Twentyyears ago this week, Edmund S. Muskie of Maine, then a U.S. senator, made one of the remarkable speeches of this era -- a speech that is as pertinent to the campaign just ending as to the 1970 contest in which it was given. The contrast he drew between "the politics of fear and the politics of trust" is, unfortunately, tilted even more in the wrong direction today.
The 1970 campaign was an ugly affair. Republicans, intent on improving their position in Congress and the state capitols, confronted an untimely economic downturn. So they ginned up a "law and order" message suggesting that Democrats were soft on crime and unwilling to deal with even violent forms of anti-Vietnam War dissent.
Vice President Spiro Agnew laid down most of the heavy artillery, but toward the end, President Nixon joined the fray personally. And on election eve, the Republicans purchased 15 minutes on all three television networks to present a tape of a stump speech Nixon had made in Phoenix a few days earlier. He assailed the Democrats' "creeping permissiveness" and the actions of anti-war protesters he characterized as "thugs and hoodlums."
The late Averell Harriman quickly rounded up money to buy air time for a Democratic response immediately following Nixon. Muskie, the 1968 vice presidential candidate, was chosen to give it. Richard Goodwin, the party's best speech writer, worked on the script. And Robert Squier, then a young media consultant, filmed it at Muskie's home on the Maine coast.
The reaction was so powerful -- and the election results so favorable to the Democrats -- that Muskie instantly became the favorite for the 1972 nomination, a status he was unable to sustain once the primaries began.
At lunch the other day, the man who established the Democratic Party as a force in Maine politics, wrote many of the basic environmental laws and served, finally, as secretary of state, unhesitatingly called the Nov. 2, l970, speech "the high point of my political life."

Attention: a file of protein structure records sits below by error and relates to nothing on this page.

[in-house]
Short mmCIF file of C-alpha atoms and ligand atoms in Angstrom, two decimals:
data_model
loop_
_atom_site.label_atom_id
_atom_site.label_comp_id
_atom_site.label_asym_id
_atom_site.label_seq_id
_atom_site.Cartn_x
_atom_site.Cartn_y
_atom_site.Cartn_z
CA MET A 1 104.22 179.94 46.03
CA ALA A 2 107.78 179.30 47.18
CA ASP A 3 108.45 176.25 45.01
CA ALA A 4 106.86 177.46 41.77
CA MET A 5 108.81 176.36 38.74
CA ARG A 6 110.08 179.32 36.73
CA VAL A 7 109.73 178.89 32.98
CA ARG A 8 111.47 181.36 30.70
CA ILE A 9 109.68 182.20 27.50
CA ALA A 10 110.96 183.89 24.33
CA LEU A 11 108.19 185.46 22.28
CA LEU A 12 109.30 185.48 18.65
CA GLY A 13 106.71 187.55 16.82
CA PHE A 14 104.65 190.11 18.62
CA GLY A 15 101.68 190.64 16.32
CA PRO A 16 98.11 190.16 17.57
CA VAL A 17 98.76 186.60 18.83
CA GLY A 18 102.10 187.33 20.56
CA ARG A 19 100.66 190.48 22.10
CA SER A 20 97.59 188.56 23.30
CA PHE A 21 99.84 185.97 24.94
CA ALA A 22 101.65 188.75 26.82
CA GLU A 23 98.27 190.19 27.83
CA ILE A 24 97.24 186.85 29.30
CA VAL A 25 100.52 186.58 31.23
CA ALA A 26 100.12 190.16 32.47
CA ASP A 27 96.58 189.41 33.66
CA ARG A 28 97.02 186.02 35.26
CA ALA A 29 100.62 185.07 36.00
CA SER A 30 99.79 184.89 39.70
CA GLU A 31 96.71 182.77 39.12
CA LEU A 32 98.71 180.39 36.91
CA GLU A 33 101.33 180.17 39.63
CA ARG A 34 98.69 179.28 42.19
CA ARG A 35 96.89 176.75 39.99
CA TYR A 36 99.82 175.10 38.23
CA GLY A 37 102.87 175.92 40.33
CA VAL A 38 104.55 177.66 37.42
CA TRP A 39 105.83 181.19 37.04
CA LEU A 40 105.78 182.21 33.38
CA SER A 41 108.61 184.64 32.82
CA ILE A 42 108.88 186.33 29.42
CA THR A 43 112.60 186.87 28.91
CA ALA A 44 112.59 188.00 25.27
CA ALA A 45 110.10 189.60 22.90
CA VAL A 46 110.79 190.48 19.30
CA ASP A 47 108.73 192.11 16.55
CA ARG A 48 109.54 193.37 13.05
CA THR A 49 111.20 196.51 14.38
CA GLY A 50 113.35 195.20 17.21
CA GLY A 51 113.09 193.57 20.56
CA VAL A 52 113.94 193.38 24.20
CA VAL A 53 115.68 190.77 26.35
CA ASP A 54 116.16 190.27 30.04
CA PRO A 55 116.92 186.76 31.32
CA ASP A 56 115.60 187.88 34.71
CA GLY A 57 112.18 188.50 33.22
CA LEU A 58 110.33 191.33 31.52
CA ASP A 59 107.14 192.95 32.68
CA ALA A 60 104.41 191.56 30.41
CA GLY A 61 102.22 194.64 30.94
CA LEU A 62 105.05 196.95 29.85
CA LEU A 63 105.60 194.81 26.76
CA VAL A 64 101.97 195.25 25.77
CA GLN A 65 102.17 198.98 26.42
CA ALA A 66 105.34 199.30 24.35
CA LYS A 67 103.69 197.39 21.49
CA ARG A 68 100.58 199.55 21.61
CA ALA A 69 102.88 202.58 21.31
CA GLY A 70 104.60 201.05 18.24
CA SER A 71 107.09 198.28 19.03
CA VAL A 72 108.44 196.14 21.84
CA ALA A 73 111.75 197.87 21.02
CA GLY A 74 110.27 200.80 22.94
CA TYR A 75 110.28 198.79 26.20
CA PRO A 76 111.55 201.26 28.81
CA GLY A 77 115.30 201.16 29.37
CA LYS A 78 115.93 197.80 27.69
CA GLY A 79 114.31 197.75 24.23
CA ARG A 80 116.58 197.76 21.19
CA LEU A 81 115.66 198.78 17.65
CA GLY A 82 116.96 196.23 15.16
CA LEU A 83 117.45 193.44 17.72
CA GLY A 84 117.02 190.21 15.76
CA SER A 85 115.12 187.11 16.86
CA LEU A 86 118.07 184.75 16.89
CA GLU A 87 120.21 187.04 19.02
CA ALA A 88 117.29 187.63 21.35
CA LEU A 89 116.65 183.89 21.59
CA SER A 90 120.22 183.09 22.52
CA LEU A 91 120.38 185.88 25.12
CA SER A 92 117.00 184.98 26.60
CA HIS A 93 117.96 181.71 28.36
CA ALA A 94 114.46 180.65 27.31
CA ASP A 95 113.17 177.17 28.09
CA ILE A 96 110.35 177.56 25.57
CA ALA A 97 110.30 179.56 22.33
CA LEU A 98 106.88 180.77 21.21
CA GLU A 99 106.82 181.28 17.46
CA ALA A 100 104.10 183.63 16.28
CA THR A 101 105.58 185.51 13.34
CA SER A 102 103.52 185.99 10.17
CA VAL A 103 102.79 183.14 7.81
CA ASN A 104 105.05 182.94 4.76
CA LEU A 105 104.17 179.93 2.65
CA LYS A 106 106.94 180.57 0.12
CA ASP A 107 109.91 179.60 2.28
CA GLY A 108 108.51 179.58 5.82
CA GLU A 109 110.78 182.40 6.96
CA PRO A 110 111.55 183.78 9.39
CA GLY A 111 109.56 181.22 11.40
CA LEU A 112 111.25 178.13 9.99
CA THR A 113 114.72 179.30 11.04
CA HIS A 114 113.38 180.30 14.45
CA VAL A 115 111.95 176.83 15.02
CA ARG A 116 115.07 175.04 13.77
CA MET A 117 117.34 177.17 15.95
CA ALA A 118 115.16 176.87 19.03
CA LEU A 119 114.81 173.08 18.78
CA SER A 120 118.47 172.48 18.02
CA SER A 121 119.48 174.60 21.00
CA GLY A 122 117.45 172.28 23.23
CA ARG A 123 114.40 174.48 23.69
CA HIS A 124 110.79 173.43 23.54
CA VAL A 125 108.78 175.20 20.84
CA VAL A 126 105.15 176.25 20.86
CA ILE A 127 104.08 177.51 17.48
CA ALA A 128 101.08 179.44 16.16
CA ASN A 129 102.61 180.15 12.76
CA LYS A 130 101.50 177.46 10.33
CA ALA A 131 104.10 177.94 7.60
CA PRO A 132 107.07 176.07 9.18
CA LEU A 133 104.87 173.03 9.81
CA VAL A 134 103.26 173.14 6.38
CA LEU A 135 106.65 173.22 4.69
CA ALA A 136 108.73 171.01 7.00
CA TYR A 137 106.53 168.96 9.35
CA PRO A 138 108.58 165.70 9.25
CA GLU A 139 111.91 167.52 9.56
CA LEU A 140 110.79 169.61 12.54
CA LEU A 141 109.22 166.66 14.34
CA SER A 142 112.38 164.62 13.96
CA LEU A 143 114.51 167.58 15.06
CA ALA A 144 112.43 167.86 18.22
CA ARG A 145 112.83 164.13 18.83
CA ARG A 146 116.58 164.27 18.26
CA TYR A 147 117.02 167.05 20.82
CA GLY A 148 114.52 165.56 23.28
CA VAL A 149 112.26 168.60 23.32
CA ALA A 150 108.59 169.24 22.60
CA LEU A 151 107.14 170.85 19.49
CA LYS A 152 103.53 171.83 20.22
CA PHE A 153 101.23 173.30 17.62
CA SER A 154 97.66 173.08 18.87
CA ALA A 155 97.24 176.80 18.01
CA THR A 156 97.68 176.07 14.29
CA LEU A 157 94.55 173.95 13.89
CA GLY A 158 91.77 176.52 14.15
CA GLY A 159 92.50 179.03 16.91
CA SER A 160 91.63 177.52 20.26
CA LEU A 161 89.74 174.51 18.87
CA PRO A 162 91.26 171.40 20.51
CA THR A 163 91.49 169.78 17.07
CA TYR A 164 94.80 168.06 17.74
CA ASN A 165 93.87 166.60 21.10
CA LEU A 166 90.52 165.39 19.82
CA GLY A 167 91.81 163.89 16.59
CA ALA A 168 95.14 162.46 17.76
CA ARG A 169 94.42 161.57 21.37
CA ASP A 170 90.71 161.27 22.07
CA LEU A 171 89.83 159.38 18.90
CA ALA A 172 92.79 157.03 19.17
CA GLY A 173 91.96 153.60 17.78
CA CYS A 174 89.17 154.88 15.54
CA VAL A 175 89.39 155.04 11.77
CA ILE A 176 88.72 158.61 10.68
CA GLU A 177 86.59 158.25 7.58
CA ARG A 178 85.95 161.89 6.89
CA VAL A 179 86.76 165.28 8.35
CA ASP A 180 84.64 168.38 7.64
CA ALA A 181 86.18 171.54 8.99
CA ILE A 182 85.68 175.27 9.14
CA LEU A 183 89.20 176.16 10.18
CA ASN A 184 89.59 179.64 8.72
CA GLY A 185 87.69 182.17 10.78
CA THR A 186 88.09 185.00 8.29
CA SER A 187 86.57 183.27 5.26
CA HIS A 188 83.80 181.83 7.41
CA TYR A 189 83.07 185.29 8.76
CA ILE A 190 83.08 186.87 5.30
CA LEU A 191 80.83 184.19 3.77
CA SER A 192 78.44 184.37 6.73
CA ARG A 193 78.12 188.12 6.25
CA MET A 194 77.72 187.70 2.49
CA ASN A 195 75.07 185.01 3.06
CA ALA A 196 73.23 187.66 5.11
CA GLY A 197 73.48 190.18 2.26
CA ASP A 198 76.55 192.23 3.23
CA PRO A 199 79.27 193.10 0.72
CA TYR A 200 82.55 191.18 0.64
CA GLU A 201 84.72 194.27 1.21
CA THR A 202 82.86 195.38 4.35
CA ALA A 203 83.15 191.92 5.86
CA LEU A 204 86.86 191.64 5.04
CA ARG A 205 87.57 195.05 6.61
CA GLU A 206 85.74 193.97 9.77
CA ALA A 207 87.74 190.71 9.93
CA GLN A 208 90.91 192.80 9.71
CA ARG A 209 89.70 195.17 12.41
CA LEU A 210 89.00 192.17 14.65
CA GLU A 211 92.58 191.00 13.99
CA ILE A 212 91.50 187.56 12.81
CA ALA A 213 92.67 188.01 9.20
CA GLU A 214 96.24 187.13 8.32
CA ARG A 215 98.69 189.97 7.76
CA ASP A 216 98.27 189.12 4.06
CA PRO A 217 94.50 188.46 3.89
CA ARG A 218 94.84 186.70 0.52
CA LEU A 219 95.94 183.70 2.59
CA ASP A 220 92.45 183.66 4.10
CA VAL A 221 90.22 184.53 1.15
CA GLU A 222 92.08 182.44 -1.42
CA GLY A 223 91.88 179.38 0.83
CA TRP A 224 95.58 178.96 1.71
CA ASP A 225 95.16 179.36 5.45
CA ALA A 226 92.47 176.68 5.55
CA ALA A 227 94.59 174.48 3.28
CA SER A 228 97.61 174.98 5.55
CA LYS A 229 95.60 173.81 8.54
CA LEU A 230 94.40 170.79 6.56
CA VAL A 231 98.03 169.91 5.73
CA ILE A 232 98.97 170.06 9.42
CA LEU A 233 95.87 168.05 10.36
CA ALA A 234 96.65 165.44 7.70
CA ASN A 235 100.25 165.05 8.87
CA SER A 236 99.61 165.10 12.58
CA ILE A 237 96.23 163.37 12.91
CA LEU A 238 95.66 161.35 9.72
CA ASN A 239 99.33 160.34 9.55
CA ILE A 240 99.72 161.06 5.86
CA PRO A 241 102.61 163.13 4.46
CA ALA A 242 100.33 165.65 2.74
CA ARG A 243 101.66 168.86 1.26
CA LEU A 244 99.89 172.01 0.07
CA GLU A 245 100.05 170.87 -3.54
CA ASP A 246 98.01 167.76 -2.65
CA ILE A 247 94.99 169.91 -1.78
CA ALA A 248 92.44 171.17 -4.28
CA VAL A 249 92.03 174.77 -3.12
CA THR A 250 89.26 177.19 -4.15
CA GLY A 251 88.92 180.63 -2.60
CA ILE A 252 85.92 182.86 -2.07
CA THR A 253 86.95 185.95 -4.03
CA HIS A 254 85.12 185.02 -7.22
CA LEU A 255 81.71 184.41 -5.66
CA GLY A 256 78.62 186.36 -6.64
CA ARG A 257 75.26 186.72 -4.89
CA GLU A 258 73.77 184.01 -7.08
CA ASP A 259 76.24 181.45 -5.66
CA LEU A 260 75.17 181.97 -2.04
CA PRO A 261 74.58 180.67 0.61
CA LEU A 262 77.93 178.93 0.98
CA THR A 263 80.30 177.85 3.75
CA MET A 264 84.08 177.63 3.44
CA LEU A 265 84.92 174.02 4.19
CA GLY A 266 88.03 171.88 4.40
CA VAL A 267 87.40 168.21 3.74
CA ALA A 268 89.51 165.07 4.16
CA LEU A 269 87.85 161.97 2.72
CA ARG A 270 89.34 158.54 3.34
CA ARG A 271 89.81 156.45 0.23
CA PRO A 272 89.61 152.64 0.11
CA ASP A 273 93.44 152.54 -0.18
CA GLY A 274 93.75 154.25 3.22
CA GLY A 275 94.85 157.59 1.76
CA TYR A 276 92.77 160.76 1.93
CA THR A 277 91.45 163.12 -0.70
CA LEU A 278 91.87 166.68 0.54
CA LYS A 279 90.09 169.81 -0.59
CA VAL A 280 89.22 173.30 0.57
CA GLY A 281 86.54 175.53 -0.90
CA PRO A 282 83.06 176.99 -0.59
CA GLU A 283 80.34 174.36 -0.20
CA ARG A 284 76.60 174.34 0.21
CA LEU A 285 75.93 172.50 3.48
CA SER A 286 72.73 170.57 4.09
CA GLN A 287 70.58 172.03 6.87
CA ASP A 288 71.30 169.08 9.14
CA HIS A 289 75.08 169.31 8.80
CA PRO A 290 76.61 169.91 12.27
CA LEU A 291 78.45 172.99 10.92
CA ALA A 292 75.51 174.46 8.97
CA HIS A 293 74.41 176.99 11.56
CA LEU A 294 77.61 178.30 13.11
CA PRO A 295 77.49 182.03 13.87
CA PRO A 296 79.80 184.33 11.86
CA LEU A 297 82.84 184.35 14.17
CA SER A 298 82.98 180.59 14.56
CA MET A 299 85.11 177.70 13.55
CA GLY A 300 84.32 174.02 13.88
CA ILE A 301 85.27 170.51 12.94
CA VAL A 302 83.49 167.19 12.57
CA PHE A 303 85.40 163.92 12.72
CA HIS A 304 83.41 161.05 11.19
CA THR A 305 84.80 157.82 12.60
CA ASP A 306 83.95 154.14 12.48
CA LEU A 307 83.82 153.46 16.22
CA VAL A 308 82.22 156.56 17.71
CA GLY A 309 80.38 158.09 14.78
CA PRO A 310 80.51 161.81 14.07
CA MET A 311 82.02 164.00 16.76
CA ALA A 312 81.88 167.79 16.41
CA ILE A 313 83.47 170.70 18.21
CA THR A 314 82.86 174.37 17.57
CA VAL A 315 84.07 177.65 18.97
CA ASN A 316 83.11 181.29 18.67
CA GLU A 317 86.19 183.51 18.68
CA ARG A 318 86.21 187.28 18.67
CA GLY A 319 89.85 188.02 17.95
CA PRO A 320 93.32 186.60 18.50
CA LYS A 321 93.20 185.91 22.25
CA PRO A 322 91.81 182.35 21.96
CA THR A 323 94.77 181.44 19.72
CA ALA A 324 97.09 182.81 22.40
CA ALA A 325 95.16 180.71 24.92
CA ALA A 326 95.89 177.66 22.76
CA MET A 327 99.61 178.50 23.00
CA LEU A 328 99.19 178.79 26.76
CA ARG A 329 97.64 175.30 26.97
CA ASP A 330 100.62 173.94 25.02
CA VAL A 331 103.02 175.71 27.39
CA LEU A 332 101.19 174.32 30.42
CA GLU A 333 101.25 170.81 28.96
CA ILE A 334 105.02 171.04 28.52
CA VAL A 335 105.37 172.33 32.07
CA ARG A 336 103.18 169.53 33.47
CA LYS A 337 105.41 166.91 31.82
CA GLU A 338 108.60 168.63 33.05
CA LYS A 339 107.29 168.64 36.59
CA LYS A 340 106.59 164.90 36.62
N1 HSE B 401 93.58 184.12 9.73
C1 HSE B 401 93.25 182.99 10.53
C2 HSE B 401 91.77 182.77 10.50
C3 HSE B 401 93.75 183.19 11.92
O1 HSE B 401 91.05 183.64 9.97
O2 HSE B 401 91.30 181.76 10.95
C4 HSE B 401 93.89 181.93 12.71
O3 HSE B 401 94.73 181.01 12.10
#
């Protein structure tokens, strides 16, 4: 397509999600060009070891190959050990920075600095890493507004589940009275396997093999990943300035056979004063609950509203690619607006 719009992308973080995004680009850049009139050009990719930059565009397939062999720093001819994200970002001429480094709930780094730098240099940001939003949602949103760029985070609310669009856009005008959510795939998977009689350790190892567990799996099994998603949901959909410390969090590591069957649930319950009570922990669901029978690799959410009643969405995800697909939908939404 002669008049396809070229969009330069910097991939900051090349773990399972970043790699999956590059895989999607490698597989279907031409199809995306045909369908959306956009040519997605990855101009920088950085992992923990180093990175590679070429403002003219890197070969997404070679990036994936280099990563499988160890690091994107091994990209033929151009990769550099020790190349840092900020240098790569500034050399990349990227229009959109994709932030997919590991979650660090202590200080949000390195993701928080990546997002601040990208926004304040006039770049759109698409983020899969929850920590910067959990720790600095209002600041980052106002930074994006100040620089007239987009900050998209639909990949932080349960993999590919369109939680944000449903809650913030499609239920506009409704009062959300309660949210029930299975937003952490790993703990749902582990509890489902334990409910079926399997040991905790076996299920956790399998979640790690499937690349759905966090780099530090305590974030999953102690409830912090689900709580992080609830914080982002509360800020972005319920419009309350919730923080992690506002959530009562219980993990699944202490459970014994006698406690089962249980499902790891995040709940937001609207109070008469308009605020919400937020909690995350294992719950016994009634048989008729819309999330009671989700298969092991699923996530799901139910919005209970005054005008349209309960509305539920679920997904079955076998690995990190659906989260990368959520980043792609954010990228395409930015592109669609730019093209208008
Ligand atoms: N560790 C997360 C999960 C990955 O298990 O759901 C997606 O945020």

But in the next breath he said, "Of course, the problem I was addressing has just gotten worse. I was really talking about negative campaigning, and it has gotten so pervasive, even I am completely turned off by this stuff."
He is far from alone. At the start of this year, I warned you readers that I was going to become "a crank" about the degradation of campaigns by the quick-hit attack commercials and a nag to my journalistic colleagues about the need to police the exaggerations, distortions and plain lies such ads often contain.
Your letters said, "Pour it on." And the newspaper response has been extremely heartening. In a large majority of the states this fall, newspapers have stepped up to the responsibility of dissecting each new political ad as it goes on the air, saying plainly and forcefully what is true and what is false in it. Some TV stations have started doing the same thing.
As a result, voters have been better informed this year than ever before. In a small but significant number of cases, the perpetrators of these attack-ads clearly have paid a political price for their dirty tricks.
Nonetheless, negative, distorted ads still fill the air, because too many candidates and consultants, Democrats and Republicans alike, remain convinced that "they work." That is why Muskie's 1970 words are more relevant than ever.
"In the heat of our campaigns," he began, "we have all become accustomed to a little anger and exaggeration. Yet, on the whole, our political process has served us well, presenting for your judgment a range of answers to the country's problems and a choice between men who seek the honor of public service... .
"But in these elections of 1970, something has gone wrong. There has been name-calling and deception of almost unprecedented volume. Honorable men have been slandered. Faithful servants of the country have had their motives questioned and their patriotism doubted... .
"The danger from this assault is not that a few more Democrats might be defeated -- the country can survive that. The true danger is that the American people will have been deprived of that public debate, that opportunity for fair judgment, which is the heartbeat of the democratic process. And that is something the country cannot afford... .
"There are only two kinds of politics," he concluded. "They are not radical and reactionary, or conservative and liberal, or even Democratic and Republican. There are only the politics of fear and the politics of trust."
At lunch the other day, Muskie said that despite what has happened in the past 20 years, "I still believe with Adlai Stevenson that you can win elections by talking sense to the American people."
Many newspapers made serious, substantial efforts this year to get campaigns out of the gutter. But as we look toward 1992 and another presidential contest, we are a long, long way from having convinced the candidates and political consultants that they should try to "talk sense to the American people." Muskie can't stomach mudball politics, and the country should not be asked to tolerate it either.